Originally published Thursday, November 7, 2019 at 05:53p.m.

PHOENIX – An unusual string of violence south of Arizona’s border with Mexico has sparked warnings by American authorities and is forcing U.S. citizens who say they won’t stop crossing into Mexico to at least consider how to travel more safely.

Unaccustomed to the kind of violence long seen along some parts of the Texas-Mexico border, those who frequently cross into Mexico from Arizona say they will now think twice about traveling after dark and will confine themselves to busy commercial areas.

“I travel across quite often,” said Ana Borrajo, a chef living in Bisbee, Arizona, who frequents the border communities of Agua Prieta and Naco in Mexico. “I go to the doctor, to the dentist, I go to eat, and I don’t feel threatened.”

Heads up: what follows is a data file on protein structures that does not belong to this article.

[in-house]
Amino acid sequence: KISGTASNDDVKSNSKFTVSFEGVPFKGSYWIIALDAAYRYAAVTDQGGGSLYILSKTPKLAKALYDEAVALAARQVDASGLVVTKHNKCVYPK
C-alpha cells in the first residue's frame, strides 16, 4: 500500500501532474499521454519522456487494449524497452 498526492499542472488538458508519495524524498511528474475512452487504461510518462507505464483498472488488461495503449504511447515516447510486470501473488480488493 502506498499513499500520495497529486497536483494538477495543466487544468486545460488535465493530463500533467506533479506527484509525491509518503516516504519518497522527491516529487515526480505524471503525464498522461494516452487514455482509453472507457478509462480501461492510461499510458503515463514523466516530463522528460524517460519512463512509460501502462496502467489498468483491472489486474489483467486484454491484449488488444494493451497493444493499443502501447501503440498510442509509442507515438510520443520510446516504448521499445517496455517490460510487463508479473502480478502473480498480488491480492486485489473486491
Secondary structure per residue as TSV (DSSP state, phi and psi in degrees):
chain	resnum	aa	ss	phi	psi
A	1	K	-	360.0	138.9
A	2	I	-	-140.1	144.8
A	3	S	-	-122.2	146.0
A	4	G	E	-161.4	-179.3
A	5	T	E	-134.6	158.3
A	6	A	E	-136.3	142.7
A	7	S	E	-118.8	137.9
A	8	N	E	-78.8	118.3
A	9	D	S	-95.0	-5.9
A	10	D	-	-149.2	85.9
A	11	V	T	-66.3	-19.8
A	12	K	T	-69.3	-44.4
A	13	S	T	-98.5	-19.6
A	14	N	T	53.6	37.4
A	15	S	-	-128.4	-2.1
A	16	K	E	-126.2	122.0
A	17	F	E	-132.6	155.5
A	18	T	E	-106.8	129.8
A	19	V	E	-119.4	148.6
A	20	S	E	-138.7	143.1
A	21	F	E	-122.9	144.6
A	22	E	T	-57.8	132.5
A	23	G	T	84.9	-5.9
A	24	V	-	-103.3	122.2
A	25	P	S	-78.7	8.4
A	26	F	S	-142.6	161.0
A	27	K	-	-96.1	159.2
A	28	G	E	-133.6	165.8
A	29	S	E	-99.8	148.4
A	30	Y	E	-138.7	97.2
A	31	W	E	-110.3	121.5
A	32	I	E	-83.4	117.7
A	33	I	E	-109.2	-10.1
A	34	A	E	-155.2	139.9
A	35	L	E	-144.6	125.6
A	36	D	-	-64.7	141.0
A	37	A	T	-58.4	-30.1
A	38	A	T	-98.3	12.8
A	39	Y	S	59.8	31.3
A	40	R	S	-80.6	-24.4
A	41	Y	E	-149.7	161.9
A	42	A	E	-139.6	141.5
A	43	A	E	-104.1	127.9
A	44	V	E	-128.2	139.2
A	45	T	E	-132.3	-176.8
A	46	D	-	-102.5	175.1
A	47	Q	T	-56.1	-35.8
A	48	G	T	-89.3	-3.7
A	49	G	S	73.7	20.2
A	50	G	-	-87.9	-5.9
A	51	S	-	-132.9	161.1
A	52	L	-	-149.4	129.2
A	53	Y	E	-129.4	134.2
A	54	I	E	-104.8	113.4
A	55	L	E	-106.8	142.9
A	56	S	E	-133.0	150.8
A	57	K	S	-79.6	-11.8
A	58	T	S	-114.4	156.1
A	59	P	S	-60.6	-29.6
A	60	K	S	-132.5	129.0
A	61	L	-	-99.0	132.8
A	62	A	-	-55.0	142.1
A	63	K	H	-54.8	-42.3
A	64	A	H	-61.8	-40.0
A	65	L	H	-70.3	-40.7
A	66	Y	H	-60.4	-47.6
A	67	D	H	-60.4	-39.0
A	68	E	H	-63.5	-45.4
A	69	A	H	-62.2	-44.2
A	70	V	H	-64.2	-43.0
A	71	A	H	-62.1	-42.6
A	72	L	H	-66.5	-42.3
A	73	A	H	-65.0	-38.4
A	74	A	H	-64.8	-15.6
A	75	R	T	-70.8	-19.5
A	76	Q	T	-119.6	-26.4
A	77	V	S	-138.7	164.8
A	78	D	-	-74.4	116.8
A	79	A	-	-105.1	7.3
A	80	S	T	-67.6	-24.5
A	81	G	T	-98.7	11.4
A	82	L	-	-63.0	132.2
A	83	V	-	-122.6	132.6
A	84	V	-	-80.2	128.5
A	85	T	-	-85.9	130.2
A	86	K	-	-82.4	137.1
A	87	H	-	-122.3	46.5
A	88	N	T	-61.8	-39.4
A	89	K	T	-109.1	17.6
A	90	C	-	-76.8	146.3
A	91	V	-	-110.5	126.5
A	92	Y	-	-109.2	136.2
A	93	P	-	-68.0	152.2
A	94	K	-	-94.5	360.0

But after a recent fatal shootout in Agua Prieta and the ambush killings of three women and six children about an hour’s drive farther south, “I’ll try to go during the day, will try to be more cautious,” Borrajo said.

Terrified residents of Douglas, Arizona, were awakened early Monday by the shootout that erupted between warring drug groups in Agua Prieta. The gunfire was confined to south of the border and reports suggest at least two people were killed.

A similar shootout in June left at least 10 people dead in Agua Prieta and Naco, a 45-minute drive away.

Several hours after the shootout, the women and children – nine members of an extended family with dual U.S.-Mexico citizenship – were killed by cartel gunmen in an isolated area in the mountains between Sonora and Chihuahua states.